Both informal and formal efforts at liaising with support agencies may be unable to effect desired community improvement.
One of the basic contacts with the larger society is the group of trained young people who have left to work and live in other places, as local communities no longer produce all the jobs and services that are needed. The people remaining at home rely on these relatives to secure benefits and services for the town. Their efforts as spokesmen may often unsuccessful prove as they become overwhelmed with urban complexities or simply become preoccupied by their better life. Such informal representation, although it has a great deal of moral persuasion, has very little objective accountability.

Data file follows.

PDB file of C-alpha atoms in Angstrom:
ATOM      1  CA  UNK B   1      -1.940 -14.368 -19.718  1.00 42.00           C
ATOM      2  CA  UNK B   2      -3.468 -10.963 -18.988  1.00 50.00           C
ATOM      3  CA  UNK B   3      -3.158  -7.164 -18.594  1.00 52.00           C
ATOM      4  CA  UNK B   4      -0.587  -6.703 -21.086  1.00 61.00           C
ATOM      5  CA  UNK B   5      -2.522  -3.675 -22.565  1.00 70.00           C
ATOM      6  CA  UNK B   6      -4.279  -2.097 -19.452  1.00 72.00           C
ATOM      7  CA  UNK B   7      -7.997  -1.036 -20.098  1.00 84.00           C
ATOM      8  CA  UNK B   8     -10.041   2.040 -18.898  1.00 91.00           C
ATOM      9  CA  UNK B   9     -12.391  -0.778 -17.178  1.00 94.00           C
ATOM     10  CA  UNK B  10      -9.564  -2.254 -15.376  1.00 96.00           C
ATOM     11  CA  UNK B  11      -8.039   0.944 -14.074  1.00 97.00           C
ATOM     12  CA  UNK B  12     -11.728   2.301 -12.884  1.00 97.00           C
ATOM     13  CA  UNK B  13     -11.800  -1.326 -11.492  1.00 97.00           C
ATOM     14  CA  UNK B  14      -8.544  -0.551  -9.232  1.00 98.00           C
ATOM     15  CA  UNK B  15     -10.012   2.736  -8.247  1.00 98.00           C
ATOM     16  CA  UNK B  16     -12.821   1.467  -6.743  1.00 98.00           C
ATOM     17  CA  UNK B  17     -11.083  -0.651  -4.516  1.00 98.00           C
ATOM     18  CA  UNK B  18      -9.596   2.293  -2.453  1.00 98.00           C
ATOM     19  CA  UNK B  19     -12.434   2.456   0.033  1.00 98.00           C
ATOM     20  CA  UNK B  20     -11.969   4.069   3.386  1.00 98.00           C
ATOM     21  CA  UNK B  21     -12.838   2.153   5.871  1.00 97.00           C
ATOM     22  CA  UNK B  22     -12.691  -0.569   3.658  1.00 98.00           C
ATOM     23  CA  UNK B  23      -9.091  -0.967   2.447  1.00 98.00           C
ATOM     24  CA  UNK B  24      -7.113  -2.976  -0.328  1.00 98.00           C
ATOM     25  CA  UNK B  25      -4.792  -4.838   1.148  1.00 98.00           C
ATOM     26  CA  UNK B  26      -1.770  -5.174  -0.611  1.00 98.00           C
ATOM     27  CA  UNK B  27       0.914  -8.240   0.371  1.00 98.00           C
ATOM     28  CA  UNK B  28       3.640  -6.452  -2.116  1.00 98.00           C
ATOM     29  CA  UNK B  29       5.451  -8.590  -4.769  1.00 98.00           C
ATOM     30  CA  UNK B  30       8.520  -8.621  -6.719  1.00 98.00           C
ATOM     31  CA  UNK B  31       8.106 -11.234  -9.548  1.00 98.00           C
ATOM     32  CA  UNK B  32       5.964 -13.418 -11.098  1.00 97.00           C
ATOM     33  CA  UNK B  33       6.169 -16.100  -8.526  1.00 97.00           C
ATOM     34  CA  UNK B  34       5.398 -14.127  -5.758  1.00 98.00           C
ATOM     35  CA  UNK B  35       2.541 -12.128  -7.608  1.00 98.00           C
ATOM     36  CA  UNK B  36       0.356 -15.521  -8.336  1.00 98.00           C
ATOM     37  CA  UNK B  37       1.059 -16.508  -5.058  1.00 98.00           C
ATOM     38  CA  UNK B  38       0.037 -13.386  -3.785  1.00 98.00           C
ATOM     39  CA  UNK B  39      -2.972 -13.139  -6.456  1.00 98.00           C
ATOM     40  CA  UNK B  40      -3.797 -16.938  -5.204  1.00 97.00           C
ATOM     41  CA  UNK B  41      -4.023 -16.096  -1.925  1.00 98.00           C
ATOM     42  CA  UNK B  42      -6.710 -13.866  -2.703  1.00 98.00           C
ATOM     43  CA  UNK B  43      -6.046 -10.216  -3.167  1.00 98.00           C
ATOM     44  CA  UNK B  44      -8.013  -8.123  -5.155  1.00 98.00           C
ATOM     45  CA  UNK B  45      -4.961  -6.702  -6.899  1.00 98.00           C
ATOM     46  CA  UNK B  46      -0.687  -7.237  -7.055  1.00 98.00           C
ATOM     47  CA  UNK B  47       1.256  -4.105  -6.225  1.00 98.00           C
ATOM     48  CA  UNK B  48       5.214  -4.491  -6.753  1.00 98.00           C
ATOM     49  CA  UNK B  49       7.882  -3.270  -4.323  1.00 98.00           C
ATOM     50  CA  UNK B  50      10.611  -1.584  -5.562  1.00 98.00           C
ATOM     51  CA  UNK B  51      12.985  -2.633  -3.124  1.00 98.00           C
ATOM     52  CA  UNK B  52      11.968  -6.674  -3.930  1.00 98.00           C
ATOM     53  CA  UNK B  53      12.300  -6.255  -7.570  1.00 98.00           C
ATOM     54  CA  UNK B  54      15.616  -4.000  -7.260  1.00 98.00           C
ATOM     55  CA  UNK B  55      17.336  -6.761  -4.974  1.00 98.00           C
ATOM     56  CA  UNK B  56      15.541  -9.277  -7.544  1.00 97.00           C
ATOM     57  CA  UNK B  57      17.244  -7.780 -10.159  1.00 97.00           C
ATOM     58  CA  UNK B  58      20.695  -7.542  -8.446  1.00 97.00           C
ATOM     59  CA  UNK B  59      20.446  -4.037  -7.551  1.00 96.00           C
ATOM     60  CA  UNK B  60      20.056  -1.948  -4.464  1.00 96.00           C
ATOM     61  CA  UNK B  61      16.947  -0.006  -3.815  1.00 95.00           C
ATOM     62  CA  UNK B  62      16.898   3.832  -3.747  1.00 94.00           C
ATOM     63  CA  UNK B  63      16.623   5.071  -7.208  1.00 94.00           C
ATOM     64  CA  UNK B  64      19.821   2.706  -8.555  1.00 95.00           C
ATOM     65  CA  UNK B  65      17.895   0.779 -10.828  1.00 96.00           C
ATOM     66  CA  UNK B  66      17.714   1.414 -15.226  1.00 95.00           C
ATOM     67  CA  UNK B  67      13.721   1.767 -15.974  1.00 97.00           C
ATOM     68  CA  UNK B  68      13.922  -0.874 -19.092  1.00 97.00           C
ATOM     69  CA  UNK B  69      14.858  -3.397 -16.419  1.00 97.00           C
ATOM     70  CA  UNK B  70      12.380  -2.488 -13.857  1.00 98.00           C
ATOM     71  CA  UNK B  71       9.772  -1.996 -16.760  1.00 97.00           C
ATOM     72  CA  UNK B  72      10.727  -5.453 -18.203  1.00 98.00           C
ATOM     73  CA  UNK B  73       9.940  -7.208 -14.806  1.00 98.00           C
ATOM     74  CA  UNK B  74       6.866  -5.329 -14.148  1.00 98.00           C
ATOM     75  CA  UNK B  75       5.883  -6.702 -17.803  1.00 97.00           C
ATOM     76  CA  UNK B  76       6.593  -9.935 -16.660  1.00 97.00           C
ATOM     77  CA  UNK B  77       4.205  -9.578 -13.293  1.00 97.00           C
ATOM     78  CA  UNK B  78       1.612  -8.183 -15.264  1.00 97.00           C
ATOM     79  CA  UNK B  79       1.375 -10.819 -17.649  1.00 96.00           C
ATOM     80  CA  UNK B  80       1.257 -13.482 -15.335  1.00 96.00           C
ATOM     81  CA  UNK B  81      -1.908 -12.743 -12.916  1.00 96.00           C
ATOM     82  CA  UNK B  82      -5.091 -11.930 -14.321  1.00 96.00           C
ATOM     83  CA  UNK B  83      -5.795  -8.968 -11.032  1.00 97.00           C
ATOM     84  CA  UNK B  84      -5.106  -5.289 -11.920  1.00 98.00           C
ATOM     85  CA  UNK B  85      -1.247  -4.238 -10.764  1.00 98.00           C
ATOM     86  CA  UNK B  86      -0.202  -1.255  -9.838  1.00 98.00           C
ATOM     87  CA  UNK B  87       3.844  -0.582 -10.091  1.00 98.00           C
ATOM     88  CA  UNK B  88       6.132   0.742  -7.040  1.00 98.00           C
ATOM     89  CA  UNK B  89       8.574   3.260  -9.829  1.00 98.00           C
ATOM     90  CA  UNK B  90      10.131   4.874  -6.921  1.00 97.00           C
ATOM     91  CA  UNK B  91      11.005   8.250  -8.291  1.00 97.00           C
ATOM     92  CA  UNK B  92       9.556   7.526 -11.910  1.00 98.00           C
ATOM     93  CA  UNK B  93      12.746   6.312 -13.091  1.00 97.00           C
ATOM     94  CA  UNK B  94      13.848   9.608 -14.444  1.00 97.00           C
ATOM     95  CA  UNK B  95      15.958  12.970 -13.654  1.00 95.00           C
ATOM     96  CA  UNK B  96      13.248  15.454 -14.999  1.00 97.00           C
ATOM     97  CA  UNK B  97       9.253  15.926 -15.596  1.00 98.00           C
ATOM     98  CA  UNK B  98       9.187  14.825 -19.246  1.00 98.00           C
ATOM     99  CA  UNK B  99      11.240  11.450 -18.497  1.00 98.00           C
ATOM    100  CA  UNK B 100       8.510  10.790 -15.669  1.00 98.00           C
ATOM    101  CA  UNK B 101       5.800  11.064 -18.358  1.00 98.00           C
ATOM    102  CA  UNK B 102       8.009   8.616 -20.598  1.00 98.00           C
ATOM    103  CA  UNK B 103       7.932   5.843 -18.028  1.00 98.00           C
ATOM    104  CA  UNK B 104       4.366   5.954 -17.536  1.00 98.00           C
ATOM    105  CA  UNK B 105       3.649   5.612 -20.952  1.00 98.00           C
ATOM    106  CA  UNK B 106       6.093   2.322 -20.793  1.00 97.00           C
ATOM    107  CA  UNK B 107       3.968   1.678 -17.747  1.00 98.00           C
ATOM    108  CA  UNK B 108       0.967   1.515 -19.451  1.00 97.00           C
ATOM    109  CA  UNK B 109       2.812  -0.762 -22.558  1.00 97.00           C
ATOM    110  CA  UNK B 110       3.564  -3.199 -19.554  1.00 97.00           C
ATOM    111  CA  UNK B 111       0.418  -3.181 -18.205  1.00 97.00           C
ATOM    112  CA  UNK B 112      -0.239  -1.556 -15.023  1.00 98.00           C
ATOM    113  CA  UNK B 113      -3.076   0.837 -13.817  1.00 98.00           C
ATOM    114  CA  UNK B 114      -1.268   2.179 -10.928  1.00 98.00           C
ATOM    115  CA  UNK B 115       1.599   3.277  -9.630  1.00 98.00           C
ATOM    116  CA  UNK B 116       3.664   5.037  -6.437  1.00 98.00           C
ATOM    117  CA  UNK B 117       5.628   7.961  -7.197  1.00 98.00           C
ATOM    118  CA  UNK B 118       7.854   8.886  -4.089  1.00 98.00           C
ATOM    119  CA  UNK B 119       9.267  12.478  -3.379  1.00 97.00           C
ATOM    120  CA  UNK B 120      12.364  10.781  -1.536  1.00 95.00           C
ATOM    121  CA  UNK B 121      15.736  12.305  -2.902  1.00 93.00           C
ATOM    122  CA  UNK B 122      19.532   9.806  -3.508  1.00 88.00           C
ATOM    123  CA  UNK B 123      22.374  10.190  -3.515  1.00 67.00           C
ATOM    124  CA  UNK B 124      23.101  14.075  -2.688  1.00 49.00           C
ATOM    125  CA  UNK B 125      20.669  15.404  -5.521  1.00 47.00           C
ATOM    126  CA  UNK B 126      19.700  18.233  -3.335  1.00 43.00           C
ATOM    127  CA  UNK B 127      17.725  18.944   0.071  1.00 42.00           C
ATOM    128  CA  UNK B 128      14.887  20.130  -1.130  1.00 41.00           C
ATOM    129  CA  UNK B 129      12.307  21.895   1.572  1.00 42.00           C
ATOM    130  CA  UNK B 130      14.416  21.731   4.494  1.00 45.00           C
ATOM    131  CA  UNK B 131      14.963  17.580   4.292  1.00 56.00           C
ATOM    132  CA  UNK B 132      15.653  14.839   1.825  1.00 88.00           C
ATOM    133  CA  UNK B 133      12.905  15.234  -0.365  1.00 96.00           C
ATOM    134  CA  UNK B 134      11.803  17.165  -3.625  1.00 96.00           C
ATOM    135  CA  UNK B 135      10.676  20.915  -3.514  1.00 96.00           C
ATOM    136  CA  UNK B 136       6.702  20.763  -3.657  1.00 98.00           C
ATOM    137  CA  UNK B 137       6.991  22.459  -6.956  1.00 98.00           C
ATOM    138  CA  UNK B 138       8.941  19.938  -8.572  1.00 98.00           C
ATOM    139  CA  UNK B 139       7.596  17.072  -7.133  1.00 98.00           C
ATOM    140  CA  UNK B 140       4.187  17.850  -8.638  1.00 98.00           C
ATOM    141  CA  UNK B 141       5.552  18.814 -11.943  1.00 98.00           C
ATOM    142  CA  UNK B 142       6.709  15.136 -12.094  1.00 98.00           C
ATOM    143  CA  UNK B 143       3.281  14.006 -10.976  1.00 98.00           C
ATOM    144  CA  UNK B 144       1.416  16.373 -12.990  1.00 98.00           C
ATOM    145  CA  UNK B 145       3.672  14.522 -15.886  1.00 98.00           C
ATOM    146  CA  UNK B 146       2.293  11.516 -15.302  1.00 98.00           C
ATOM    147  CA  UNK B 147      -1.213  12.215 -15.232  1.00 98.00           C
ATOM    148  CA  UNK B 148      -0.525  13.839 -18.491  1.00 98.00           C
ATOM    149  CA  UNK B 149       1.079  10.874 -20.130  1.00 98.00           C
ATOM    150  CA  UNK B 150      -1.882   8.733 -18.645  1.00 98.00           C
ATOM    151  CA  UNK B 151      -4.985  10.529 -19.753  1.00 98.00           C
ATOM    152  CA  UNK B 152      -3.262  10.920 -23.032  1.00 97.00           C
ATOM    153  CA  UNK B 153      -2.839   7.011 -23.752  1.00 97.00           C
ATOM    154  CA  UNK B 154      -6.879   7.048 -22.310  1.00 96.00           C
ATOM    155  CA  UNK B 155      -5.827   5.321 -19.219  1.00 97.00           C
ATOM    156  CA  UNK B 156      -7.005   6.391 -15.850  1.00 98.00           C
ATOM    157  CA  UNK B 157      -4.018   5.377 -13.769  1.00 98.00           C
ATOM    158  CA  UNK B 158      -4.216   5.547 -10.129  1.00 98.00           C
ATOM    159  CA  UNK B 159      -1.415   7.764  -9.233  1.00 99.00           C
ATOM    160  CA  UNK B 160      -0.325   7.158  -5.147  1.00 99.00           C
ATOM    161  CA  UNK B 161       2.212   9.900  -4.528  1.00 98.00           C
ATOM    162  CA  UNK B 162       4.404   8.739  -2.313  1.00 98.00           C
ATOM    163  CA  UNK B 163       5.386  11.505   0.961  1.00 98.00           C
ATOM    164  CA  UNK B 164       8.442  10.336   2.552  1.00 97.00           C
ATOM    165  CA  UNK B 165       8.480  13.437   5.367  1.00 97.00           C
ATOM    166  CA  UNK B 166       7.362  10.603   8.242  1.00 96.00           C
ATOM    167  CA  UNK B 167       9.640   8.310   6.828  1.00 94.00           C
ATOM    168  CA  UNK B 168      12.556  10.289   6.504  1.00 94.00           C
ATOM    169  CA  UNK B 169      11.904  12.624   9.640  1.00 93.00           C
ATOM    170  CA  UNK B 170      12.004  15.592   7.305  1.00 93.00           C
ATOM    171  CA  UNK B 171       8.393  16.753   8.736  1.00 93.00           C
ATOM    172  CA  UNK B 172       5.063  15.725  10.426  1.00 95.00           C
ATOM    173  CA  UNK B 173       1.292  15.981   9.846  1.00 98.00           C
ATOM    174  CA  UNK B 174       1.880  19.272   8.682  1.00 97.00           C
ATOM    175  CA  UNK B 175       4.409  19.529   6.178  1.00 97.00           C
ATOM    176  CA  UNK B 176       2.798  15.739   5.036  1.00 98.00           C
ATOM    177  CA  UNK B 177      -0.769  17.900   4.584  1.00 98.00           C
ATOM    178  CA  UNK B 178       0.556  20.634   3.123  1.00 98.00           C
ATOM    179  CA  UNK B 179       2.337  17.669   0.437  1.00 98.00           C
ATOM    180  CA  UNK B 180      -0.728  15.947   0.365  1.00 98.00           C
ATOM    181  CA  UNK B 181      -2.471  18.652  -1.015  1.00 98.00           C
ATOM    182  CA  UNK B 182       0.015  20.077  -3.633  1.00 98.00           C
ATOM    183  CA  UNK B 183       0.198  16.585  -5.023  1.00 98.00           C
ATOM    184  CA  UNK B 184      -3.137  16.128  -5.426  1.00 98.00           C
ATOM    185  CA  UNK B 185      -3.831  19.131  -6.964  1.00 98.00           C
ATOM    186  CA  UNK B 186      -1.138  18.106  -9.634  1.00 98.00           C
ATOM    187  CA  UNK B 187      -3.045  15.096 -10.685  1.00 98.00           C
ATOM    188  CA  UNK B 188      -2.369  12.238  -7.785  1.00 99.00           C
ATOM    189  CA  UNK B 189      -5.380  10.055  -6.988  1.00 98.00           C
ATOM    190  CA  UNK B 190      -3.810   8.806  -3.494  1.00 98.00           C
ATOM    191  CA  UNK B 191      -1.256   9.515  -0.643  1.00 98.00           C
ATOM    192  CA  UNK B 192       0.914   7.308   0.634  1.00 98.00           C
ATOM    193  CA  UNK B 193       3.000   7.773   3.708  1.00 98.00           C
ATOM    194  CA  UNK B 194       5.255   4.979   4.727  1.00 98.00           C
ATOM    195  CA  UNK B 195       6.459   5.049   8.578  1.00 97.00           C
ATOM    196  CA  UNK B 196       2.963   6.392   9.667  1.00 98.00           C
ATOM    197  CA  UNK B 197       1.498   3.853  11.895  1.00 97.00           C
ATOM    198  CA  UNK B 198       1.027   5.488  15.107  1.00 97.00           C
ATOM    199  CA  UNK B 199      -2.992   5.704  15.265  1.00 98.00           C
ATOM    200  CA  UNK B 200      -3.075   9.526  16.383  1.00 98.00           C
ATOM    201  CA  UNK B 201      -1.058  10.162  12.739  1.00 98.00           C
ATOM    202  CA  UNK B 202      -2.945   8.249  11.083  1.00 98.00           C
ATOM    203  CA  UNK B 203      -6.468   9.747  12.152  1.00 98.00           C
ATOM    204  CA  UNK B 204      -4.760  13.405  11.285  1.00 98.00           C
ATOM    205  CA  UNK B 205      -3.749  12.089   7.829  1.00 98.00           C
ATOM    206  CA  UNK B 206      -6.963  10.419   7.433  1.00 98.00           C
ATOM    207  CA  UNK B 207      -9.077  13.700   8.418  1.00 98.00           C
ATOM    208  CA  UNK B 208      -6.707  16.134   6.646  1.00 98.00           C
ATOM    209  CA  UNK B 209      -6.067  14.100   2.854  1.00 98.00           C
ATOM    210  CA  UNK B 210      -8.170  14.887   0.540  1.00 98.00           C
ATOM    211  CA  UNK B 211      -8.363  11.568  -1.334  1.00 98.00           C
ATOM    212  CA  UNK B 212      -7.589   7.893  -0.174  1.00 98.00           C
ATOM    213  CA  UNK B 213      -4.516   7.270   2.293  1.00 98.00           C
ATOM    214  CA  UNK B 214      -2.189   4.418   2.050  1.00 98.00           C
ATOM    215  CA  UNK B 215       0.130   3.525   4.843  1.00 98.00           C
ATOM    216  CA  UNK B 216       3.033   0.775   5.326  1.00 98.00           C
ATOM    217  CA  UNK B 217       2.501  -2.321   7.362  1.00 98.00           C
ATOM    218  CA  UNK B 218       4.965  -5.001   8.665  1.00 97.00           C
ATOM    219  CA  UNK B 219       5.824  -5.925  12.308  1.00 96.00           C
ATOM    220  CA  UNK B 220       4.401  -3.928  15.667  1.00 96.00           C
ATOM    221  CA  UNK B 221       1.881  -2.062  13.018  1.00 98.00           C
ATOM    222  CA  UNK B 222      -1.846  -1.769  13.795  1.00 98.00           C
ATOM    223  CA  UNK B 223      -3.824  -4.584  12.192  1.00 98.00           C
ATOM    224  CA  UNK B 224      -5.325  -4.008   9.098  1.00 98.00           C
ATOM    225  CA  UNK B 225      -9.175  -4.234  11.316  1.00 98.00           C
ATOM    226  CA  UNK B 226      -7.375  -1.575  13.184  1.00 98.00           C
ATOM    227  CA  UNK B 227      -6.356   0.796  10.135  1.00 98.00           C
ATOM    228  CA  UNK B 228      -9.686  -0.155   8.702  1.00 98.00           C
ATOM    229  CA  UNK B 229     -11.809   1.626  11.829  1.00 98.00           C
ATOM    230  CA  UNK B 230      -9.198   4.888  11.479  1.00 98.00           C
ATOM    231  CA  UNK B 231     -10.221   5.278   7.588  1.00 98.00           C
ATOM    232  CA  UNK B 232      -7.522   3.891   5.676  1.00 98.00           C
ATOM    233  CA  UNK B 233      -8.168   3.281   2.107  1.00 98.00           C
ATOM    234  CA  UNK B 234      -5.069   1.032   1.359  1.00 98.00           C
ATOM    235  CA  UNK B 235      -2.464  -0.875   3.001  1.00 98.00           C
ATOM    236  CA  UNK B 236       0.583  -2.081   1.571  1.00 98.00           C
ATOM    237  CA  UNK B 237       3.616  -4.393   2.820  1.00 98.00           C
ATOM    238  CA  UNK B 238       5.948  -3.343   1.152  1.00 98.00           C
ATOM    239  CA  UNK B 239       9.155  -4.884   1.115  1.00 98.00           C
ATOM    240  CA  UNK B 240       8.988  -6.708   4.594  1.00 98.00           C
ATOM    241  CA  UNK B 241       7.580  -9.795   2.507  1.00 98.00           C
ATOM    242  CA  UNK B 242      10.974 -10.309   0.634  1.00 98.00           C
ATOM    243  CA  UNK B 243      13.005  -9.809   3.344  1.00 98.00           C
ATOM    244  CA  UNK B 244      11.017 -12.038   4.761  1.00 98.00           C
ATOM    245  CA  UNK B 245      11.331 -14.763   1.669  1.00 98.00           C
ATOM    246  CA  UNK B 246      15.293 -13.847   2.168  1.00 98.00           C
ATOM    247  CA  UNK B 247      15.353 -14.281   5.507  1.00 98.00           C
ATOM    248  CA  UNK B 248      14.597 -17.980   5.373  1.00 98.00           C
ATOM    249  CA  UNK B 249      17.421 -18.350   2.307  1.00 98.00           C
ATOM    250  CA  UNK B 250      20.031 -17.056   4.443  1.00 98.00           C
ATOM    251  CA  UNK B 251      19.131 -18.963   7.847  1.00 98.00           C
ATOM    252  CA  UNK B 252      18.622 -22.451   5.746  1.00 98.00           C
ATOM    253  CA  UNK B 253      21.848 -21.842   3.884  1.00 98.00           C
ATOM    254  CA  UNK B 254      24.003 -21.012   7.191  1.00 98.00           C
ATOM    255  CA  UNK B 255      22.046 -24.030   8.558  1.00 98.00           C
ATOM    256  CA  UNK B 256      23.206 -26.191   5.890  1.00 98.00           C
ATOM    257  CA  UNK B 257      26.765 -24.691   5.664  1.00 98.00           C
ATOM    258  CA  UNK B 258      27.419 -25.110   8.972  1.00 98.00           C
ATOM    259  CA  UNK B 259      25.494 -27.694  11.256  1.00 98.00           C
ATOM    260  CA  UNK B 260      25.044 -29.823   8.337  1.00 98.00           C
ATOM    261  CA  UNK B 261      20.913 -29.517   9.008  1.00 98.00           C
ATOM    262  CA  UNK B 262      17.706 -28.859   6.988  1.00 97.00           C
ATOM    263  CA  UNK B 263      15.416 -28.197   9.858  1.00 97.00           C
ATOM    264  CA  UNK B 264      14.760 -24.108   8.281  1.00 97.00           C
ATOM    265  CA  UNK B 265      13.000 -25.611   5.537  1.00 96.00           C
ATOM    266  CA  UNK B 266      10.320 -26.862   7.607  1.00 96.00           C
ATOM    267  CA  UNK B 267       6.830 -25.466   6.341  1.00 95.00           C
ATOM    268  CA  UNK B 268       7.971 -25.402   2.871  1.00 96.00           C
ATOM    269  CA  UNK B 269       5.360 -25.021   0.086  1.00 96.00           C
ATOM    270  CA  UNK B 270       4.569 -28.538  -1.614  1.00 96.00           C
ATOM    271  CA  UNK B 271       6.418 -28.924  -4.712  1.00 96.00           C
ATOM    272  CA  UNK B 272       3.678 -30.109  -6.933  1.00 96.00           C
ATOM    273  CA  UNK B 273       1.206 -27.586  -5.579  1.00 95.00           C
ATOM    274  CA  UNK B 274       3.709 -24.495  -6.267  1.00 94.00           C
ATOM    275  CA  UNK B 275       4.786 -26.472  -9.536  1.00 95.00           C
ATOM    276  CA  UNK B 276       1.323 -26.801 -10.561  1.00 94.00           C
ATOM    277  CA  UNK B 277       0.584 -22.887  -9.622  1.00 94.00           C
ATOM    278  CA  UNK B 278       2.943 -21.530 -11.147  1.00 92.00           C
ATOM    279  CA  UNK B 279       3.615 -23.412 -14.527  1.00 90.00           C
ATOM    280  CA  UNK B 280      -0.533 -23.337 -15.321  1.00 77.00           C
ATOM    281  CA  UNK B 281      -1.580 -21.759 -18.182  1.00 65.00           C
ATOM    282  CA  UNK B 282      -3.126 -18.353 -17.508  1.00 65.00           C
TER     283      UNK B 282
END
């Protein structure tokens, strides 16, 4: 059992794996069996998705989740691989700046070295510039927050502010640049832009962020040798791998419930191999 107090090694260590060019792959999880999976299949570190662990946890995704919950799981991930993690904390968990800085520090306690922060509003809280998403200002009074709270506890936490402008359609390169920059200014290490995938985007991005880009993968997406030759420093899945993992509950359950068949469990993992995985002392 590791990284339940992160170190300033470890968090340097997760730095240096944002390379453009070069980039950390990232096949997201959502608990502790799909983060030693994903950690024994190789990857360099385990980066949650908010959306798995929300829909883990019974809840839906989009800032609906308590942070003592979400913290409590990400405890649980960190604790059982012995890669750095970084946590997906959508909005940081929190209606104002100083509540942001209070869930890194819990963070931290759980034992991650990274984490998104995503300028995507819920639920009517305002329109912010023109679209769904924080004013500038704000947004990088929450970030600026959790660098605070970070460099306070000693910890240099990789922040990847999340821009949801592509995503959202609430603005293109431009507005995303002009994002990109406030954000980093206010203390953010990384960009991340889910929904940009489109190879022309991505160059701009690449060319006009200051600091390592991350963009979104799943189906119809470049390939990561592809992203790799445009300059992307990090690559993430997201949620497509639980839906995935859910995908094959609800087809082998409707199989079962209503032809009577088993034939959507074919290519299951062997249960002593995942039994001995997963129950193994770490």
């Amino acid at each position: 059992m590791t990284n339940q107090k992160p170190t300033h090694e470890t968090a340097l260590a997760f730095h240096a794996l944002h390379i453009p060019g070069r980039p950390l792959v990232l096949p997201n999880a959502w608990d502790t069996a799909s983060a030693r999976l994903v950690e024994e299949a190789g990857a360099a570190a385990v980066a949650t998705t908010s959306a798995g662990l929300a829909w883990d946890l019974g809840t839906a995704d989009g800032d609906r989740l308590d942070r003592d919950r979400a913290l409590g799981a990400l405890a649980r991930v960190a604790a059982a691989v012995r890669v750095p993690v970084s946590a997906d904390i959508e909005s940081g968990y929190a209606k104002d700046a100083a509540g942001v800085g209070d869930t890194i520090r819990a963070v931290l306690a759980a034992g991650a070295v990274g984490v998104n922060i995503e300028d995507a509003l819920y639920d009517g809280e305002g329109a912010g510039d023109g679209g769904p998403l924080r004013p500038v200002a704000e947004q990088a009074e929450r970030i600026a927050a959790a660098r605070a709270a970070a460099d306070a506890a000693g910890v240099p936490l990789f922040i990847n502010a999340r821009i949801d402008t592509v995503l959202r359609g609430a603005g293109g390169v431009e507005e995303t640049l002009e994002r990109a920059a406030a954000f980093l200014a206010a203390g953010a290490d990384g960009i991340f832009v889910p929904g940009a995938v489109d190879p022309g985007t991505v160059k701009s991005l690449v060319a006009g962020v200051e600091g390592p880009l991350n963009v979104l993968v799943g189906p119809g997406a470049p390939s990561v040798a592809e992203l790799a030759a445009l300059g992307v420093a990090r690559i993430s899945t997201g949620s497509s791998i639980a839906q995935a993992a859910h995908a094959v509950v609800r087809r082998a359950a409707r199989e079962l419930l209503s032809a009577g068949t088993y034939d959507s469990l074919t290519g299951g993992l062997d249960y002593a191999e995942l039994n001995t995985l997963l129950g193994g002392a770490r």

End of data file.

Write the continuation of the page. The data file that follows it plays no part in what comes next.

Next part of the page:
As part of their struggle to take charge of their own affairs rather than continuing to rely on outside agencies, communities may be motivated to choose other representatives. These new official advocates are however often met by a multitude of requests and demands, making it difficult for them to be consistent channels for external support.